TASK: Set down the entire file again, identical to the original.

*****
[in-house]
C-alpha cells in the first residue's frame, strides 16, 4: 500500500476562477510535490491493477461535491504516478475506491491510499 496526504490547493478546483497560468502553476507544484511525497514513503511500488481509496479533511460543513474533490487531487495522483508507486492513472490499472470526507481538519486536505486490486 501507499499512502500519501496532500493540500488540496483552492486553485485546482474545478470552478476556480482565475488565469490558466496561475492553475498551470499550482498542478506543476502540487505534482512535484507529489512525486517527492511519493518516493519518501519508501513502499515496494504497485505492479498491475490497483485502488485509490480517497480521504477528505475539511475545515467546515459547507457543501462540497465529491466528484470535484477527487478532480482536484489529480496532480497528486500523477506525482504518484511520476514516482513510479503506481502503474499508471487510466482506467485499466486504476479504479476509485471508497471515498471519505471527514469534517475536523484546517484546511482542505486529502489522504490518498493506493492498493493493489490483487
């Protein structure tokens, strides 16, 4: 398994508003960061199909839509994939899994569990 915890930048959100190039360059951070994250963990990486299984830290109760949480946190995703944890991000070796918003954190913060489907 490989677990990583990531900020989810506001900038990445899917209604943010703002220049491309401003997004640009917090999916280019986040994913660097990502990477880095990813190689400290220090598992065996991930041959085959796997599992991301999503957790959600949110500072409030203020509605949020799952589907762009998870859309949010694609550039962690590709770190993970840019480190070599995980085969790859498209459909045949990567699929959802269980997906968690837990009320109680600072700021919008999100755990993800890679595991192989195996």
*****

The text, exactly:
[in-house]
C-alpha cells in the first residue's frame, strides 16, 4: 500500500476562477510535490491493477461535491504516478475506491491510499 496526504490547493478546483497560468502553476507544484511525497514513503511500488481509496479533511460543513474533490487531487495522483508507486492513472490499472470526507481538519486536505486490486 501507499499512502500519501496532500493540500488540496483552492486553485485546482474545478470552478476556480482565475488565469490558466496561475492553475498551470499550482498542478506543476502540487505534482512535484507529489512525486517527492511519493518516493519518501519508501513502499515496494504497485505492479498491475490497483485502488485509490480517497480521504477528505475539511475545515467546515459547507457543501462540497465529491466528484470535484477527487478532480482536484489529480496532480497528486500523477506525482504518484511520476514516482513510479503506481502503474499508471487510466482506467485499466486504476479504479476509485471508497471515498471519505471527514469534517475536523484546517484546511482542505486529502489522504490518498493506493492498493493493489490483487
């Protein structure tokens, strides 16, 4: 398994508003960061199909839509994939899994569990 915890930048959100190039360059951070994250963990990486299984830290109760949480946190995703944890991000070796918003954190913060489907 490989677990990583990531900020989810506001900038990445899917209604943010703002220049491309401003997004640009917090999916280019986040994913660097990502990477880095990813190689400290220090598992065996991930041959085959796997599992991301999503957790959600949110500072409030203020509605949020799952589907762009998870859309949010694609550039962690590709770190993970840019480190070599995980085969790859498209459909045949990567699929959802269980997906968690837990009320109680600072700021919008999100755990993800890679595991192989195996």